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Alphabet says Travis Kalanick knew one of Uber’s acquisitions had taken Alphabet files

Uber has also been ordered to produce a key document in the case.

An Uber self-driving SUV
Uber semi-autonomous car
Volvo

Alphabet is asking a judge to find Uber in contempt for failing to notify the court that former CEO Travis Kalanick was aware one of his top executives had proprietary Alphabet information in his possession and that he ordered its destruction.

The executive, Anthony Levandowski, allegedly told Kalanick and two other employees in March 2016 that he had five discs containing Alphabet documents, several months before the ride-hail company acquired his startup, Otto.

Levandowski, who had previously led Alphabet’s self-driving car project, has been accused of stealing technology and taking it to Uber.

Judge William Alsup recently ordered Uber to produce documents and correspondence related to the case, including information showing whether any evidence had been destroyed. On Wednesday, Alphabet cited a June 5 Uber court filing that shows Kalanick asked Levandowski to destroy the documents in question. Uber had to present the information by March of this year but didn’t report its findings until June.

Uber’s June 8 filing reads:

On or about March 11, 2016, Mr. Levandowski reported to Mr. Kalanick, Nina Qi and Cameron Poetzscher at Uber as well as Lior Ron that he had identified five discs in his possession containing Google information. Mr. Kalanick conveyed to Mr. Levandowski in response that Mr. Levandowski should not bring any Google information into Uber and that Uber did not want any Google information. Shortly thereafter, Mr. Levandowski communicated to Uber that he had destroyed the discs.

This was around the same time that Levandowski began consulting for Uber’s self-driving arm, as we reported.

The ride-hail company maintains that none of these documents made it to Uber and that Kalanick did not encourage Levandowski to bring the files to the company, a condition that was also included in his employee agreement. On May 30, Uber fired Levandowski, who pleaded the Fifth Amendment earlier in the case, for not complying with the court’s orders.

Uber was also directed by the court to produce a report from Stroz Friedberg, a forensic firm that Uber had hired to conduct a due diligence report on Otto before the acquisition. The report could reveal if Uber was made aware of any Alphabet technology Levandowski may be using within Otto.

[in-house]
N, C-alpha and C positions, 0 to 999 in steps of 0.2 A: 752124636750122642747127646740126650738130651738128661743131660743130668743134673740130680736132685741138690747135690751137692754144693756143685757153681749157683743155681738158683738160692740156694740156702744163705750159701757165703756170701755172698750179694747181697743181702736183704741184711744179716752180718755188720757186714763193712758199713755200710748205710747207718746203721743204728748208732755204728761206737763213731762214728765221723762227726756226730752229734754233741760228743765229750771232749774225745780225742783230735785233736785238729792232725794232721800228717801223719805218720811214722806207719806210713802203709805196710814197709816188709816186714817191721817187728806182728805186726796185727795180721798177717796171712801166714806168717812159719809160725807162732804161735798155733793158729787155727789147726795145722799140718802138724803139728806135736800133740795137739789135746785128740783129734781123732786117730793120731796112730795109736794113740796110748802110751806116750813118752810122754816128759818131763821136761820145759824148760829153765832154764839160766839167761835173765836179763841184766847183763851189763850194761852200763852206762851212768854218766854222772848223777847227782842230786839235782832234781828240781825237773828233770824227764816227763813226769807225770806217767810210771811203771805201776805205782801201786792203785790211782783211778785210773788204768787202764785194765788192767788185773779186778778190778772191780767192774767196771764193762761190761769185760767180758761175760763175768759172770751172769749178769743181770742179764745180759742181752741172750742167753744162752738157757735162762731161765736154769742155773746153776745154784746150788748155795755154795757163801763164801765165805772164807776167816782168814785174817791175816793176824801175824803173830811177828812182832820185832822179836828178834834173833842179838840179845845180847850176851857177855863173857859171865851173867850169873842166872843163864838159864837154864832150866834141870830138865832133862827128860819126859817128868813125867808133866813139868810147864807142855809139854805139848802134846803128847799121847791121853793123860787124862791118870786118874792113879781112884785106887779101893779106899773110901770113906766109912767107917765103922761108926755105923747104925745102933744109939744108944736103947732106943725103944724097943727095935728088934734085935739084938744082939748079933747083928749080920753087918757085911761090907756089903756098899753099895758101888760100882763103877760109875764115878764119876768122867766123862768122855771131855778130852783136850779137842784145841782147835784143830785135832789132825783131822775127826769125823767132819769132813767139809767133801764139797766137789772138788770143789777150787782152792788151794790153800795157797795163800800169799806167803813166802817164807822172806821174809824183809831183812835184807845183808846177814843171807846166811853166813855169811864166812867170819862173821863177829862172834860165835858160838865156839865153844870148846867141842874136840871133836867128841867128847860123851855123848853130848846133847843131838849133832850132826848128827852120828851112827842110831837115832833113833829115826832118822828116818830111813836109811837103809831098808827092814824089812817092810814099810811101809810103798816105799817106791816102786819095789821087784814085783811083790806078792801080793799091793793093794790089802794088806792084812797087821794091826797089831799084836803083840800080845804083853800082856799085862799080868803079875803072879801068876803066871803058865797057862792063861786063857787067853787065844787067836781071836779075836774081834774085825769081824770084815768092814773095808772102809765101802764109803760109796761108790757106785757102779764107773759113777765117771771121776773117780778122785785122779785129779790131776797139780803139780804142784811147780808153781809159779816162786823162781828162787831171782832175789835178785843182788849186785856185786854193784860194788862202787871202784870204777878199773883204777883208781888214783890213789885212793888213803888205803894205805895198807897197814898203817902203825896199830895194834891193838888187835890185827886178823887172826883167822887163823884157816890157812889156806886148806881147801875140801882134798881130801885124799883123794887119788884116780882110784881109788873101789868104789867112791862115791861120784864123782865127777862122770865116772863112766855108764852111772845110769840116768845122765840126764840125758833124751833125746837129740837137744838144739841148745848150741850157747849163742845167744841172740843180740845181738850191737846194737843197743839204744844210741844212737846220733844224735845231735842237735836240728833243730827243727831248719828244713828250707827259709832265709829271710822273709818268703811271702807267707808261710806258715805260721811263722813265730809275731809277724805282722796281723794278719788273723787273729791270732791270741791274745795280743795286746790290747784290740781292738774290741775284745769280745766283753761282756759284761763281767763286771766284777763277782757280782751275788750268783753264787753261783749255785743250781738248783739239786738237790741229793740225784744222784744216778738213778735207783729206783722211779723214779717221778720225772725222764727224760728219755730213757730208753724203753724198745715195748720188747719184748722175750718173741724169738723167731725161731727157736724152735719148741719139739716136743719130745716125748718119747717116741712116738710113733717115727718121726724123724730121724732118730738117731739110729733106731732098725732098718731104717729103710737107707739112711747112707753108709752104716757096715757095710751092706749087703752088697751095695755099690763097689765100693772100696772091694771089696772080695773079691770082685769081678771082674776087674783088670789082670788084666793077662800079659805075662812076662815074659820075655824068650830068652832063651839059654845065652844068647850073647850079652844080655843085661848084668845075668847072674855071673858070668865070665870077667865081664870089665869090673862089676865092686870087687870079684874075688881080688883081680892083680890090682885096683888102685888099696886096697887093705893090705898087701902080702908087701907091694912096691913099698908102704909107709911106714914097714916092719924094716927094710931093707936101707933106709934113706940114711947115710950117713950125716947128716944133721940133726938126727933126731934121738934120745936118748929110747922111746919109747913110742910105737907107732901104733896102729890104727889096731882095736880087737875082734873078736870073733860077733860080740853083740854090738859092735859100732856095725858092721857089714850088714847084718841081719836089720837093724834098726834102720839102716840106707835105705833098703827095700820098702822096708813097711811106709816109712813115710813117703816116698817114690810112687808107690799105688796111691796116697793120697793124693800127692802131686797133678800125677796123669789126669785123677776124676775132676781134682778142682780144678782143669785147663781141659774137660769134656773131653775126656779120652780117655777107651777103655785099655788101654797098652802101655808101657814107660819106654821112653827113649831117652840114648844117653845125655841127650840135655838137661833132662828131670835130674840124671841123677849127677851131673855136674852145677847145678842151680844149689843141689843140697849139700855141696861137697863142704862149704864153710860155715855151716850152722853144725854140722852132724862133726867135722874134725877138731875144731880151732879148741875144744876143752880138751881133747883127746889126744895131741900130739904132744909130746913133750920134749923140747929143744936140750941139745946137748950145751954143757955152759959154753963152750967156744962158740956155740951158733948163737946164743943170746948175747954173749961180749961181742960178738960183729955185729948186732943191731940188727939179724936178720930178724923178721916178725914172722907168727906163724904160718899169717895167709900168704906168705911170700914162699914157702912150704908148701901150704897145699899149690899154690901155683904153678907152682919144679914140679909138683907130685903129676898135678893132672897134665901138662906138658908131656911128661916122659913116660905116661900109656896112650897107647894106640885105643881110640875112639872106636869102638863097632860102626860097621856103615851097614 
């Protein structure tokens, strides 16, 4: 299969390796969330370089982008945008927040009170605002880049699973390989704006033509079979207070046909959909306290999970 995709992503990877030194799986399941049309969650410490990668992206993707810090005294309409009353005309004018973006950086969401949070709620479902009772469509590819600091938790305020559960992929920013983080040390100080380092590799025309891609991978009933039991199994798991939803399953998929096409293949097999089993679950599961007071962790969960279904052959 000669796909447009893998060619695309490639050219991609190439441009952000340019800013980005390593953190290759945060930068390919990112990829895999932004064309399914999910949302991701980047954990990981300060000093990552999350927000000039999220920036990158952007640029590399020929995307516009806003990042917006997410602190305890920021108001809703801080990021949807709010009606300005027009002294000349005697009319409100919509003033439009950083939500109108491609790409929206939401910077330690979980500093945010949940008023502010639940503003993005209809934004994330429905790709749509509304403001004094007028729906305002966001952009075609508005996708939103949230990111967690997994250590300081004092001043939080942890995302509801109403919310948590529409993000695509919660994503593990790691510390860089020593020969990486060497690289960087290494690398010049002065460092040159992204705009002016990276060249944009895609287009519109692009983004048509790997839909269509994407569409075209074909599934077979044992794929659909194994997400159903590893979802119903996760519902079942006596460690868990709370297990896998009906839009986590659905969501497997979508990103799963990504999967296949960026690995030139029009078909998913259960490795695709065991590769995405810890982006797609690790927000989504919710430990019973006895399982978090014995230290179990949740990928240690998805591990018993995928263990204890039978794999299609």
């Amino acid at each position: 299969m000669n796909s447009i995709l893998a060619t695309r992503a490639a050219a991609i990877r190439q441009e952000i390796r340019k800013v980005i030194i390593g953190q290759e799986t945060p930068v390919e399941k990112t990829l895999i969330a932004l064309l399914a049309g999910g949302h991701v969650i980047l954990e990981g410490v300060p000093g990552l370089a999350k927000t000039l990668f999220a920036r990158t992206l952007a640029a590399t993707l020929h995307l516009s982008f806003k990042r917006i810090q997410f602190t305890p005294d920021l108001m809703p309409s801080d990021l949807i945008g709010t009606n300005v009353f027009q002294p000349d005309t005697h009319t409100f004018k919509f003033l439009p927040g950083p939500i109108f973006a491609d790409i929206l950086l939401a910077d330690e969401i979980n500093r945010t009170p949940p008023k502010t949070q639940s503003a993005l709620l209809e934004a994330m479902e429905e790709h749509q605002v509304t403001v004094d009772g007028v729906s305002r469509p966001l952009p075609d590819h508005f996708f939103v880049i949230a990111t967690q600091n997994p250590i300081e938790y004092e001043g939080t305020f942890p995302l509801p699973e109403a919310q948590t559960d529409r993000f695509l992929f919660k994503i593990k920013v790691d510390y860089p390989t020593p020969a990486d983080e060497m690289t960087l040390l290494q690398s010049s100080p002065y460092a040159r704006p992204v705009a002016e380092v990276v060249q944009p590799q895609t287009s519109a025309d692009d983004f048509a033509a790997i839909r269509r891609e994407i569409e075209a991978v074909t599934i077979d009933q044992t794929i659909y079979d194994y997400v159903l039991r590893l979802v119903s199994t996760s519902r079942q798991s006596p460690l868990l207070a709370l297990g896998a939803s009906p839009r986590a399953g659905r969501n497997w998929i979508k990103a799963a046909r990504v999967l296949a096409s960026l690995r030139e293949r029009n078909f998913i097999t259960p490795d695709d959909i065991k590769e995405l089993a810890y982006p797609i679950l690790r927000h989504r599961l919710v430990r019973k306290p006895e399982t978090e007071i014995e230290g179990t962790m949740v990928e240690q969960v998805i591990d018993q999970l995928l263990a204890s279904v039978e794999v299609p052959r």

Now Stroz is required to produce the report, the identities of the Otto employees that participated in the report and any documents those employees produced for the report.

Levandowski, who is not a party to the suit and is not represented by Uber’s attorneys, previously argued that those documents are protected by attorney-client privilege. The judge disagreed and compelled Uber to produce the report.

“Uber’s attorneys did not hire Stroz on behalf of Levandowski and Uber; they hired Stroz to investigate Levandowski,” the order reads.

“It follows, then, that an order compelling Stroz to produce these materials does not violate Levandowski’s Fifth Amendment privilege against compelled self-incrimination.”

Uber is in the midst of navigating a major upheaval, with Tuesday’s resignation of its CEO Travis Kalanick and the shuffling of key board members, but this lawsuit could prove to be the company’s biggest threat. The embattled ride-hail player could face criminal charges over the possession of stolen documents, though the judge has previously chided Alphabet for lack of evidence that those files Levandowski allegedly downloaded made it to Uber.


This article originally appeared on Recode.net.

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